Federal Judge Strikes Down Anti-Polygamy Law

U.S. District Court Judge Clark Waddoups strikes down anti-polygamy law

U.S. District Court Judge Clark Waddoups strikes down anti-polygamy law

In a 91 page decision, Federal District Court Judge Clark Waddoups ruled that portions of Utah’s laws related to polygamy and bigamy were unconstitutional.

The case pitted TLC reality tv show “Sister Wives” star Kody Brown, along with his legal wife Meri, and three other women whom Kody Brown claims as his other wives, Janelle, Christine, and Robyn, against the Utah County Attorney, Jeffrey Buhman.

Indeed, it was TLC’s series “Sisterwives” that drew the attention of not only Buhman, but also Utah Governor Gary Herbert and then Attorney General Mark Shurtleff to the case. As court documents recounted that state officials would publicly shun the Browns as “committing crimes every night on television.” On September 27, 2010, Lehi police opened an investigation into the Brown family to determine if charges of bigamy were warranted. The crime of bigamy in Utah is a third-degree felony and could have led to up to 20 years of prison for Brown’s four wives. The investigation would eventually be dropped in June, 2012, but not before the Browns left the state, choosing to relocate to Las Vegas.

In July 2011, the Browns brought a complaint to federal courts, ultimately resulting in Friday’s court decision.

In the decision, the court found that Utah’s bigamy law, which was the states primary polygamy law, was too broad when it included cohabitation. The law currently reads that ” A person is guilty of bigamy when, knowing he has a husband or wife or knowing the other person has a husband or wife, the person purports to marry another person or cohabits with another person.”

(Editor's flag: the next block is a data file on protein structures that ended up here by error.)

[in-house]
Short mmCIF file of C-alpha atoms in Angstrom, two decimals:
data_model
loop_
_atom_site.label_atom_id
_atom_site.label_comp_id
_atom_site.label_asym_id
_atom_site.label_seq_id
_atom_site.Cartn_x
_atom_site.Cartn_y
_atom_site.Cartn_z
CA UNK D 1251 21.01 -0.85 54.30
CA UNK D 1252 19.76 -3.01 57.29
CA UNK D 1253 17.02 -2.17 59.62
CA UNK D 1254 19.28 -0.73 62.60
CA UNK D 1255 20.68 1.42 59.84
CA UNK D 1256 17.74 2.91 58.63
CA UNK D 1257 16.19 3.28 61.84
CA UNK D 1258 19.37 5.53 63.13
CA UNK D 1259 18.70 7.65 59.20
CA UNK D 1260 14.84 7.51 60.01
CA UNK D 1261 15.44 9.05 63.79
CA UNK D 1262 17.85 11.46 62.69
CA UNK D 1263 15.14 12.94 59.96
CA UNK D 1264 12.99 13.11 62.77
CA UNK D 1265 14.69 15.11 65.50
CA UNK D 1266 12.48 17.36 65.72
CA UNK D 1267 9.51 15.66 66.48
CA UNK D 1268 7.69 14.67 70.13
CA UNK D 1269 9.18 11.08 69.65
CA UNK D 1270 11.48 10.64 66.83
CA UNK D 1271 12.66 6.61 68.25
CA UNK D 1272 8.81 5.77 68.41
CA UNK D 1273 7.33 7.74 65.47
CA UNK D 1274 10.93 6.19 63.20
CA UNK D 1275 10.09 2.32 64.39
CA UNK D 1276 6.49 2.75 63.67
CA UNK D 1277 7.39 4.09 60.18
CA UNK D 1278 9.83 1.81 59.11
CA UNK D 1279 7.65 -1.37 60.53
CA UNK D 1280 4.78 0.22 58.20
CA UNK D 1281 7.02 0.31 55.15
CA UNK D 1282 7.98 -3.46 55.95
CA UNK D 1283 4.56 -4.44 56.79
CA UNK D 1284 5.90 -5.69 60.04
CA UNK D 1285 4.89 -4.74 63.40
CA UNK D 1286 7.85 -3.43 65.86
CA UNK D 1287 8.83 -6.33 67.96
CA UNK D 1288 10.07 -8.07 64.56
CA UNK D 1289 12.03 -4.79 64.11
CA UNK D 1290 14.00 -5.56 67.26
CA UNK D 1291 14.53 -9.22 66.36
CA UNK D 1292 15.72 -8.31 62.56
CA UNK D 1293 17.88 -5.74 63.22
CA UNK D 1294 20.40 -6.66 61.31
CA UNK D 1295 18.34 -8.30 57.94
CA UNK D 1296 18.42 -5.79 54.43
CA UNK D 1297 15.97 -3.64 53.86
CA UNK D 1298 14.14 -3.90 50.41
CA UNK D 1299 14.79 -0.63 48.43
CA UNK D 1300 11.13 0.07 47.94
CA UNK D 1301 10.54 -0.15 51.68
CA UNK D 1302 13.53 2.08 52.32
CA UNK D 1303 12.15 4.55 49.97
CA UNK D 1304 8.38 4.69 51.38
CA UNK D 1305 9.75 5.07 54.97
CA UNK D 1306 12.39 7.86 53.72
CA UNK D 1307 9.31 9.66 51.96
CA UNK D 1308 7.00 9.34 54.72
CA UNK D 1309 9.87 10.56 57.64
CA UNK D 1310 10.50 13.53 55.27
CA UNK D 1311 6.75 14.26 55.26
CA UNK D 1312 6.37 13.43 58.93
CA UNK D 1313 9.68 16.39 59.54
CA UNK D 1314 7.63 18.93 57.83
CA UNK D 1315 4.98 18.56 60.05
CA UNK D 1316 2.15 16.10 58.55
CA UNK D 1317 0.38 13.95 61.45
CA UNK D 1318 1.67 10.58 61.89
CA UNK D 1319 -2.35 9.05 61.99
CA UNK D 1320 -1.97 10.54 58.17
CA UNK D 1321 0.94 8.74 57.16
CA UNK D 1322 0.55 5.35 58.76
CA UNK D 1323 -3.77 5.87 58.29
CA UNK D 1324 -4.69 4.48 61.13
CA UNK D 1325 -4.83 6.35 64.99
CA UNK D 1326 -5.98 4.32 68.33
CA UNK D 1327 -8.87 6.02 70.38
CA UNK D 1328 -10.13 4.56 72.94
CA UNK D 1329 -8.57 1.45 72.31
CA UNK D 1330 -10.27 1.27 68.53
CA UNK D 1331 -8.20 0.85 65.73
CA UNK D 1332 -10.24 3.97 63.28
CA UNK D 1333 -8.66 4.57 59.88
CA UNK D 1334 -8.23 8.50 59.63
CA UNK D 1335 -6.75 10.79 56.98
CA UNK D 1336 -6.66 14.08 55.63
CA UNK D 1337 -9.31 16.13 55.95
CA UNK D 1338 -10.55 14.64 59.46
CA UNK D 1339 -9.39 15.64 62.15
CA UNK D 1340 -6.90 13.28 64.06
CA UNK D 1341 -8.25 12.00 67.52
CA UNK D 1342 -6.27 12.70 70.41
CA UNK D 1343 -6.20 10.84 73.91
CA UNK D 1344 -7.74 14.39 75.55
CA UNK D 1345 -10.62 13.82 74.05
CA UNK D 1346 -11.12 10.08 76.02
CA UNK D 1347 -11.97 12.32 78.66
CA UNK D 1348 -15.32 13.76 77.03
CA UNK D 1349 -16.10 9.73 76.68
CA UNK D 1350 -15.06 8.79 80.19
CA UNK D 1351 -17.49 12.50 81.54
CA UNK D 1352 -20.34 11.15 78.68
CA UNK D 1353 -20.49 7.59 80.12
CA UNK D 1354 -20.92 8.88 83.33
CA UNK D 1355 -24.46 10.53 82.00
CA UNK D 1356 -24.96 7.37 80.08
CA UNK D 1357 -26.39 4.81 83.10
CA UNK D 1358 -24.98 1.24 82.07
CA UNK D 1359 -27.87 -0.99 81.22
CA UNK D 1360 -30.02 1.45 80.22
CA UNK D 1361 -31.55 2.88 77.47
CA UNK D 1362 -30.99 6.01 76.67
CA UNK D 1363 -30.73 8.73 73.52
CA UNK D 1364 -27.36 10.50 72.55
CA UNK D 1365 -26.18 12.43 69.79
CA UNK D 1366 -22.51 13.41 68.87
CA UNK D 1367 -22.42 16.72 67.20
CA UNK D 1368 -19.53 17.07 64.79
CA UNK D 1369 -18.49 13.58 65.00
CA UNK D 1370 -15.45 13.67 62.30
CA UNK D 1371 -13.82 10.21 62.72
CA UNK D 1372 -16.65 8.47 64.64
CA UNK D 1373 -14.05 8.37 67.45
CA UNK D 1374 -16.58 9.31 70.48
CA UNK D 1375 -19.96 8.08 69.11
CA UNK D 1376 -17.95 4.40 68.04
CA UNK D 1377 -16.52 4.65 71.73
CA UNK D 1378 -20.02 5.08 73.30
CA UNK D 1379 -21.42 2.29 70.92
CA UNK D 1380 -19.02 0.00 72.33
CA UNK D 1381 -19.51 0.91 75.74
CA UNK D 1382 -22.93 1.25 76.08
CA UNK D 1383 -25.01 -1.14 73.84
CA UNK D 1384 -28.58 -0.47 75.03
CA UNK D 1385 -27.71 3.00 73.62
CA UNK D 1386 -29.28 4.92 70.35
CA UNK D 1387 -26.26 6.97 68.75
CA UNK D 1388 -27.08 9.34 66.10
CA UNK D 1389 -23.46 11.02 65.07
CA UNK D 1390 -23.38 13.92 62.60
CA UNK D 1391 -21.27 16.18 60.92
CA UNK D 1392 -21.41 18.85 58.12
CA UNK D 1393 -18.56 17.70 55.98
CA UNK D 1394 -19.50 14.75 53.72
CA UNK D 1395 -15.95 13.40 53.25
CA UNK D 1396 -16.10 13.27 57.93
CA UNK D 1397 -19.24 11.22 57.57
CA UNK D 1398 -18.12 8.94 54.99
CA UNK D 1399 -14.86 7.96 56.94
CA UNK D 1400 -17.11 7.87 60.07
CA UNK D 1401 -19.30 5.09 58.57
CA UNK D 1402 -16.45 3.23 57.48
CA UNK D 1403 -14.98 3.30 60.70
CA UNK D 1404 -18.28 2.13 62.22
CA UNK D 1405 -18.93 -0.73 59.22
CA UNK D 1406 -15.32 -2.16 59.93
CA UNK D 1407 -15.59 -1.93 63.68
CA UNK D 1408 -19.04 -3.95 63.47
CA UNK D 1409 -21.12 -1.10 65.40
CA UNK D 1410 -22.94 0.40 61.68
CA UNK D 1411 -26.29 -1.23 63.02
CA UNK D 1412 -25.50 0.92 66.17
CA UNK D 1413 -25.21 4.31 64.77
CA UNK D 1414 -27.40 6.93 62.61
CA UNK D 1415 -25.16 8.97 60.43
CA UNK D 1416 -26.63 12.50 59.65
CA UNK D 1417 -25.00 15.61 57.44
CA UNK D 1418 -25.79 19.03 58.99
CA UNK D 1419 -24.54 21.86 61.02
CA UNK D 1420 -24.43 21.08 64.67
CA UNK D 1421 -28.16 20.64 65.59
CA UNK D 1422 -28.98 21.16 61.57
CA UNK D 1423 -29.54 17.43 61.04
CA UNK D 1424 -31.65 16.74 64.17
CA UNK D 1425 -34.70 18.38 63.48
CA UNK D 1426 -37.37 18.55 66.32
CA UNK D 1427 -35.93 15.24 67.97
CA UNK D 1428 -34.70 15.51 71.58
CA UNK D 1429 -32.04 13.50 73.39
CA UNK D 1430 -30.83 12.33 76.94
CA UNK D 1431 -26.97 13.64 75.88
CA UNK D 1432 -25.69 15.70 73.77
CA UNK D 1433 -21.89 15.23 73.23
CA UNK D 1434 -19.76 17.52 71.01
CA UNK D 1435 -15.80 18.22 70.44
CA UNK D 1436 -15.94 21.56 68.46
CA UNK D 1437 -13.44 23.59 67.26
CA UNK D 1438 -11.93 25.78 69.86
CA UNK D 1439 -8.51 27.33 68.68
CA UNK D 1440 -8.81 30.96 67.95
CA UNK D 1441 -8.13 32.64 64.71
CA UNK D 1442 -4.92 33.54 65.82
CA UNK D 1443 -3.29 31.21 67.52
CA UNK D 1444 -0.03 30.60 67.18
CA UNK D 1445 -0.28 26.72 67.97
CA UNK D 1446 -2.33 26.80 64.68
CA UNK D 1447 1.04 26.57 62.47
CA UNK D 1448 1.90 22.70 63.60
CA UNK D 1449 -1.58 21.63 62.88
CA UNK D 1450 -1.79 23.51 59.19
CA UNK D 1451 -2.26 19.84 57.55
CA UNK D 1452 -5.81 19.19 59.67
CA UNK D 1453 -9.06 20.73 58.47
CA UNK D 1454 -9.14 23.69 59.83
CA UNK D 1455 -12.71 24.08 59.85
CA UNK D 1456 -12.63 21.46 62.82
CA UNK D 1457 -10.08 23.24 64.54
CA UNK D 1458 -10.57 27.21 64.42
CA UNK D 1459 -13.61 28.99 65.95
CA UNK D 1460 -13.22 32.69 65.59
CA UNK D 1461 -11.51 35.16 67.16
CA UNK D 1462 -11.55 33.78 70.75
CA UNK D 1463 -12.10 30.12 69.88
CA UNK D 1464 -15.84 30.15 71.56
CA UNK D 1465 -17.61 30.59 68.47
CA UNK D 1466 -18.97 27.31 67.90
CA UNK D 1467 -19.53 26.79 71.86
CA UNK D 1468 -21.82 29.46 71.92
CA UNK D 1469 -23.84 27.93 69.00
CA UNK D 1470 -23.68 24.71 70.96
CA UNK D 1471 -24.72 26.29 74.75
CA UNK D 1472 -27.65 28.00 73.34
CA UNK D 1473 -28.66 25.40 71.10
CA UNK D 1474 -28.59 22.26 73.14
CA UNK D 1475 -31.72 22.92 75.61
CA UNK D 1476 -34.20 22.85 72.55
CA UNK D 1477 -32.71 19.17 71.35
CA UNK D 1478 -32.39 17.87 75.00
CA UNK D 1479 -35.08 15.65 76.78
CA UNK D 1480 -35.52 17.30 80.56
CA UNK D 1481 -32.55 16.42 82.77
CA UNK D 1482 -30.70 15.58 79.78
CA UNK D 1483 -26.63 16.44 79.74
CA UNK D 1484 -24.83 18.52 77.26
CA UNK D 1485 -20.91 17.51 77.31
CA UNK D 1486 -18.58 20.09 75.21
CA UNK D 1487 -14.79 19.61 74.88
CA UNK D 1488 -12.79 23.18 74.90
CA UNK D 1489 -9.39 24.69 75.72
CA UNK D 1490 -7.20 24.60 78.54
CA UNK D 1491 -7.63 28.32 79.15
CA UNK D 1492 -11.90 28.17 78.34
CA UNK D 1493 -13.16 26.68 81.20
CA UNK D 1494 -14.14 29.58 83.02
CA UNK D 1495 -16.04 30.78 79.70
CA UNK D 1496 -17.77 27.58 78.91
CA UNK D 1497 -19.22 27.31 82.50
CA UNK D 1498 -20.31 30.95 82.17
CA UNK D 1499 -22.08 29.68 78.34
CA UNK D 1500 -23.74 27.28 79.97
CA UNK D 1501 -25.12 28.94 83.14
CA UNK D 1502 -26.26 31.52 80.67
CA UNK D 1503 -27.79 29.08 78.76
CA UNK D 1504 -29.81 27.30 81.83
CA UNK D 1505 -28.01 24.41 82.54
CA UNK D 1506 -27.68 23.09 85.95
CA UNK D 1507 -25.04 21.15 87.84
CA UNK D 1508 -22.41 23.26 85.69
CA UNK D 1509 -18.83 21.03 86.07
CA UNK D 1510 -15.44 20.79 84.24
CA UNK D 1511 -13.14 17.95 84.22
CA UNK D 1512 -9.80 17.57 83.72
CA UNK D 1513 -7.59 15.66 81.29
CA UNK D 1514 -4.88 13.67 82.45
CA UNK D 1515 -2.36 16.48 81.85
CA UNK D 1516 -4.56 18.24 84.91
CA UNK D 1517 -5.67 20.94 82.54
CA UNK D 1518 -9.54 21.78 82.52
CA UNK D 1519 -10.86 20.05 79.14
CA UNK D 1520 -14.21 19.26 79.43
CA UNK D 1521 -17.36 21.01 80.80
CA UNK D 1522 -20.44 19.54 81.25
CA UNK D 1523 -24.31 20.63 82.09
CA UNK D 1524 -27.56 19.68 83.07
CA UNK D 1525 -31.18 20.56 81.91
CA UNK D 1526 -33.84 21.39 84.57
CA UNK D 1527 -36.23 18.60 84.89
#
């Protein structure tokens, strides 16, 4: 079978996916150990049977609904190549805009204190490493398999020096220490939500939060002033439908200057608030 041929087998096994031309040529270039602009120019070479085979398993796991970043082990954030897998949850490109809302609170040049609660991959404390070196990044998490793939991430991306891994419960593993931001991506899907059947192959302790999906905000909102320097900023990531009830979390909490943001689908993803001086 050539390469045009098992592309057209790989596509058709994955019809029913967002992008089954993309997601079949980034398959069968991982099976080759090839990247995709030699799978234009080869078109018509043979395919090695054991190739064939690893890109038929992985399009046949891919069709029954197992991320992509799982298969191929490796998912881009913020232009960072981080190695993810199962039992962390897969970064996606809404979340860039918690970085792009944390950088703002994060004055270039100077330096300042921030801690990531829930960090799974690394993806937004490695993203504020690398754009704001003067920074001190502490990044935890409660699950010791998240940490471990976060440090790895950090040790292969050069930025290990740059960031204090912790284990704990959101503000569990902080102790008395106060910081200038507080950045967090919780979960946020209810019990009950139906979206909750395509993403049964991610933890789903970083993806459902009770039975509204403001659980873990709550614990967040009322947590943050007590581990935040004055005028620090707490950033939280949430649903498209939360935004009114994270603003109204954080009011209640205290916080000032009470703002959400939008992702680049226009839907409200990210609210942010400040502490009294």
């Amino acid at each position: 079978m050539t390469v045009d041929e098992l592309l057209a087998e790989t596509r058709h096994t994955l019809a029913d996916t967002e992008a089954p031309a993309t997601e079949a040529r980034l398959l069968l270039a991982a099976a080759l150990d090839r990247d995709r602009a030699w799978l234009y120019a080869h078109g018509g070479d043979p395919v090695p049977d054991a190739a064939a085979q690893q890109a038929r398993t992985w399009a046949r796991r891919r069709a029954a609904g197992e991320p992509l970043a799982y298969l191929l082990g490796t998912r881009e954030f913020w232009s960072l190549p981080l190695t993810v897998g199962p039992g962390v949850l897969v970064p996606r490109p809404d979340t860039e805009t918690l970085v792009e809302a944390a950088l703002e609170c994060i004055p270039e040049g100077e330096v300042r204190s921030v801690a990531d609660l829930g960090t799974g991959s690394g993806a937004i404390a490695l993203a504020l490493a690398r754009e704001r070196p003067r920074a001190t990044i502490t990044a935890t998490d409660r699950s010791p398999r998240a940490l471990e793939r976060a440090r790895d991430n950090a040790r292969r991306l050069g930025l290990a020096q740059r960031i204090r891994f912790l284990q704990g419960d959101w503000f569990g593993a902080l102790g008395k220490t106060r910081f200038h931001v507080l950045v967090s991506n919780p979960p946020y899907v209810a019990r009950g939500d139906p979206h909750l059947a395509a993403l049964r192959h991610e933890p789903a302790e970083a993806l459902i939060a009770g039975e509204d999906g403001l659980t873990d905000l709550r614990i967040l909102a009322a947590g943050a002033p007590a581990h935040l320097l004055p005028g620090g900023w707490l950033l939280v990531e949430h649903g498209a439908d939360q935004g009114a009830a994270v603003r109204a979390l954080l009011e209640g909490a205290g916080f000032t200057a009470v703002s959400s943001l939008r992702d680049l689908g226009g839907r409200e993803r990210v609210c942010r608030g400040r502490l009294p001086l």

By including cohabitation in its bigamy law, the court concluded, the state cast too wide a net—as a married person could, under Utah law, be guilty if bigamy if they lived with another individual for an extended period of time, even if the individual was still in a monogamous relationship with another individual.  The law left no room for long-term stays or an estranged husband sleeping on a friend’s couch.

The court also noted that recently other courts have agreed that it is not the state’s place to criminalize relationships or the activities within those relations. Consenting adults, the court argues, are allowed to engage in whatever relationships they so choose and should not become criminals simply for engaging in those relationships. By preventing the Browns, or any other polygamous relationship, from taking place, the state is violating the Fourteenth Amendment right to liberty, free of intrusion from the government according to the court.

Kody Brown, who is only legally married to Meri, made no attempts to legally marry his other wives and made no attempts to defraud other individuals or the state in regards to this fact.

To this end, the court reemphasized the fact that the state has an important role in regulating marriage, but only in the legal sense. The state, the court says, can not justify setting down legal restrictions to those who stray away from a traditional structure so long as other harm is not being done. Cases of incest, rape, intercourse with a minor, and domestic or child abuse are outside of this general statement, and laws independent of Utah’s bigamy law address such crimes.

Jonathan Turley, Lead Council for the Browns, called the decision “a major constitutional ruling in [the] protection of individual rights,” on his website Friday. “Utah has achieved something equally important today: true equality of its citizens regardless of their personal faiths or practices. It is a moment in which all Utahans [sic] should take pride and celebrate not in the name of polygamy but of privacy. So congratulations to the Browns and to the people of Utah on a truly momentous day.”

In a statement, Kody Brown noted that he was pleased with the outcome and heralded the decision as “historic.”

“While we know that many people do not approve of plural families,” Brown said, “it is our family and based on our beliefs. Just as we respect the personal and religious choices of other families, we hope that in time all of our neighbors and fellow citizens will come to respect our own choices as part of this wonderful country of different faiths and beliefs.”


Utah Polygamy Decision